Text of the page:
It was the beginning of winter in 1971. Vietnam was winding down and I was now 24 years old and in college at Embry Riddle Aeronautical Institute in Daytona Beach Florida. I had recently left the Navy after a four year hitch and was bent on getting a degree that would qualify me to get back into the Service as an officer and a pilot.
One of the courses I took was a broad science course that included a history of astronomy. It piqued my interest so; I joined the local Astronomical Association. I had no telescope and little extra money at the time but, I went to the star parties and, like many of us, was awed the first time I gazed on Saturn through the clubs 6 inch reflector.
I was hooked good! I managed to scrape enough dough together to buy a used Jason 60mm refractor of my own on a manually controlled equatorial mount and I began in earnest to learn the constellations and the Messier objects of the winter sky. Orion, Gemini, Auriga and the Kids became familiar friends who never failed to show up for the party. Polaris was there too always helping me to orient myself to the cardinal compass points.
One day, during a speech class in school, we were assigned to do a persuasive oration on any subject we wanted. I chose; WHY WE SHOULD STUDY THE SKY as my topic.
I explained to the class that the stars are one thing that all humanity has in common and, as part of our environment, that we all should have at least some basic knowledge of the universe around us. I described how a night under the quiet stars could be so relaxing and inspiring, how it could stimulate the imagination and how it could bring us to realize that there are bigger things in life than our own petty concerns. I also described some of the constellations viewable at descent hours and the techniques for identifying the North Star.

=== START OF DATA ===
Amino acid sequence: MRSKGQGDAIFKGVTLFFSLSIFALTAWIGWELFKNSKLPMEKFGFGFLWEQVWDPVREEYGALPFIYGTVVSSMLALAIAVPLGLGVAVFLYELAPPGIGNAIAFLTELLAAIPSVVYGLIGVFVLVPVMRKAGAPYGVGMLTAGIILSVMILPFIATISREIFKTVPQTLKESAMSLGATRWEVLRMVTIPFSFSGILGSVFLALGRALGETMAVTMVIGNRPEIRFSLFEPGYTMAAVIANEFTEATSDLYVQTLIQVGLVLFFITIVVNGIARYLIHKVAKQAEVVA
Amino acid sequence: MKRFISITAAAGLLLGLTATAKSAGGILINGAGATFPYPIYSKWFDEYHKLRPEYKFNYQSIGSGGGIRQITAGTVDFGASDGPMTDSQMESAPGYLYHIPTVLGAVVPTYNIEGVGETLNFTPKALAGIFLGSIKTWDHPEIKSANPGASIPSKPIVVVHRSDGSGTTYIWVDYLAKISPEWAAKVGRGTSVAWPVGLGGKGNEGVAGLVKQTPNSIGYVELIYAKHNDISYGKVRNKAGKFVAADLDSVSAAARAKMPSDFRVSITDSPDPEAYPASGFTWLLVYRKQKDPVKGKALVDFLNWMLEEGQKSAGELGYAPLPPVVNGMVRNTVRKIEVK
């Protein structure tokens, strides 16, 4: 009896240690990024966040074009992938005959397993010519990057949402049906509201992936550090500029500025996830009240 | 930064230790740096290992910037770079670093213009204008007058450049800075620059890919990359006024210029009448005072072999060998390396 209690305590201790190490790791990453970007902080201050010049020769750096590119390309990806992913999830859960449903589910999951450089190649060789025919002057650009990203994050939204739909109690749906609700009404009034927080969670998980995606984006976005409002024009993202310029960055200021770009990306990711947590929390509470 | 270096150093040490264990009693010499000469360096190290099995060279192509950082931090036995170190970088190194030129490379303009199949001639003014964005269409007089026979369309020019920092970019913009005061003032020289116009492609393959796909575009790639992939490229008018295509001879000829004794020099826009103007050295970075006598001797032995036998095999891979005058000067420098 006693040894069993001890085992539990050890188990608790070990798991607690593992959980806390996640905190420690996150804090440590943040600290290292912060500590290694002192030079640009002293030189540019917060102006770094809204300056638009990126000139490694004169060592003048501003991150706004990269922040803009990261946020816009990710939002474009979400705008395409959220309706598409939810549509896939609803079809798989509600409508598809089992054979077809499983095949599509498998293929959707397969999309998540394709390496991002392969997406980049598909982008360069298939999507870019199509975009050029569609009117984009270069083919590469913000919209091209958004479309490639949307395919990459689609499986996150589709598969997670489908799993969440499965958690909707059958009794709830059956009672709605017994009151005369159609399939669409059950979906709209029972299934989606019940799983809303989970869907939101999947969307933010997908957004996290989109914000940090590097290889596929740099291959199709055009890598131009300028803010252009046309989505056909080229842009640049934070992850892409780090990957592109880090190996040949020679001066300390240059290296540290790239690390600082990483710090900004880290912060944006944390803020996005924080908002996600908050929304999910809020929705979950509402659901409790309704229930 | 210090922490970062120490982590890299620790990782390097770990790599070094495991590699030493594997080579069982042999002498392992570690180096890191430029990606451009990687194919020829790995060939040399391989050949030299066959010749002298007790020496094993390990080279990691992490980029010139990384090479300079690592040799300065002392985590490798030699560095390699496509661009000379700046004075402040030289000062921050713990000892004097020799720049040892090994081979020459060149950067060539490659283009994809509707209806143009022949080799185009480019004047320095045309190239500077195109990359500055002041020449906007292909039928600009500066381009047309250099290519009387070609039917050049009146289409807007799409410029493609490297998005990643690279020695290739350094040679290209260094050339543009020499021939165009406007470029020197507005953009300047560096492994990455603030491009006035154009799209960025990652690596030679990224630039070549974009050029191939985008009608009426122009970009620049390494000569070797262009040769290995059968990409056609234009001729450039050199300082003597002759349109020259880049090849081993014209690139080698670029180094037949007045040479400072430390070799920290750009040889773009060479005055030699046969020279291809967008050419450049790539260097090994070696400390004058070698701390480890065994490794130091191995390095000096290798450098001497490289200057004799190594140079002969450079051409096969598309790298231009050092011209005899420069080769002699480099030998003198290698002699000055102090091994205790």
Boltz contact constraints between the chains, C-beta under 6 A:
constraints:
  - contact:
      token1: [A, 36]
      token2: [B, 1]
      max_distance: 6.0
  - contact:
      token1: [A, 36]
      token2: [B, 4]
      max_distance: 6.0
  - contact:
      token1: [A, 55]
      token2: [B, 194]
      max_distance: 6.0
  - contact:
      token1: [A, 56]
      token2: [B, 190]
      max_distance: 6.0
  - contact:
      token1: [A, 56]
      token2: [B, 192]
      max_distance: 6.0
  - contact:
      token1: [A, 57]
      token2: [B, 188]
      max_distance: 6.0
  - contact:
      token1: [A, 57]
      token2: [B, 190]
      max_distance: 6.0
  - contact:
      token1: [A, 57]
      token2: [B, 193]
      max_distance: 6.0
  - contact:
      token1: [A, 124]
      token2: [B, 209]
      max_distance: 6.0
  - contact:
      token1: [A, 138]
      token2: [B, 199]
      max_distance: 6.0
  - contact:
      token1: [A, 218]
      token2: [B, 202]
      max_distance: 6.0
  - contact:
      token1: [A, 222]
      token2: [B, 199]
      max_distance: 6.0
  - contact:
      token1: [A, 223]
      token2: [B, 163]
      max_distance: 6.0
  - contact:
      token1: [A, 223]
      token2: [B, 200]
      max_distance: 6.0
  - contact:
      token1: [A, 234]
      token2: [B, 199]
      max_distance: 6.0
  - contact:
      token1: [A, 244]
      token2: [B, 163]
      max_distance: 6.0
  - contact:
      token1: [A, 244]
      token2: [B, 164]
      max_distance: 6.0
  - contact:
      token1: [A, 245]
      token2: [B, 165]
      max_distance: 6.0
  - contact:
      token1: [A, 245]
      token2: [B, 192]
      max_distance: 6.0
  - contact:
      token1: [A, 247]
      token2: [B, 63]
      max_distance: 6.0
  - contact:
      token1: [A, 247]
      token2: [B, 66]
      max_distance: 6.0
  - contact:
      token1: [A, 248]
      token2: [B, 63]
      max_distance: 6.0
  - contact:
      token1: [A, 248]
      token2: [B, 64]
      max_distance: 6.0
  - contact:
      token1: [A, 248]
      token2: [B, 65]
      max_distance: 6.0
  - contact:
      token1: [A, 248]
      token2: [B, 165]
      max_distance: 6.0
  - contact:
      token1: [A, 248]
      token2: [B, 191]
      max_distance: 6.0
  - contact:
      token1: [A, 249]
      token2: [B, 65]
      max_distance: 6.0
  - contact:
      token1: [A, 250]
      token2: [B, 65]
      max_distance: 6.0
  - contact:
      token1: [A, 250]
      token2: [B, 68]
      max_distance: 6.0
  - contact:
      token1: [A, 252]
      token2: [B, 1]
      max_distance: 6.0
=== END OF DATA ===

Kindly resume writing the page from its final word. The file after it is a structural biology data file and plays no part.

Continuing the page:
I thought I had made a convincing argument with my speech but, I was perplexed when one my classmates told me that he had not been persuaded to try astronomy and that he didn't think I had accomplished the goal of the assignment.
Several days later this same student came up to me. It seems he had been boating with a friend in the evening and had gotten pretty far from shore. The small boat had no compass and, when he looked for the lights of the beach, he could not see any. He was disoriented for a while until he remembered how to find north. Then he just kept Polaris on his right shoulder to head west toward shore. A few minutes later he could see the shore lights and made it back without incident. He thanked me and said he would pay more attention to the stars in the future. I was vindicated.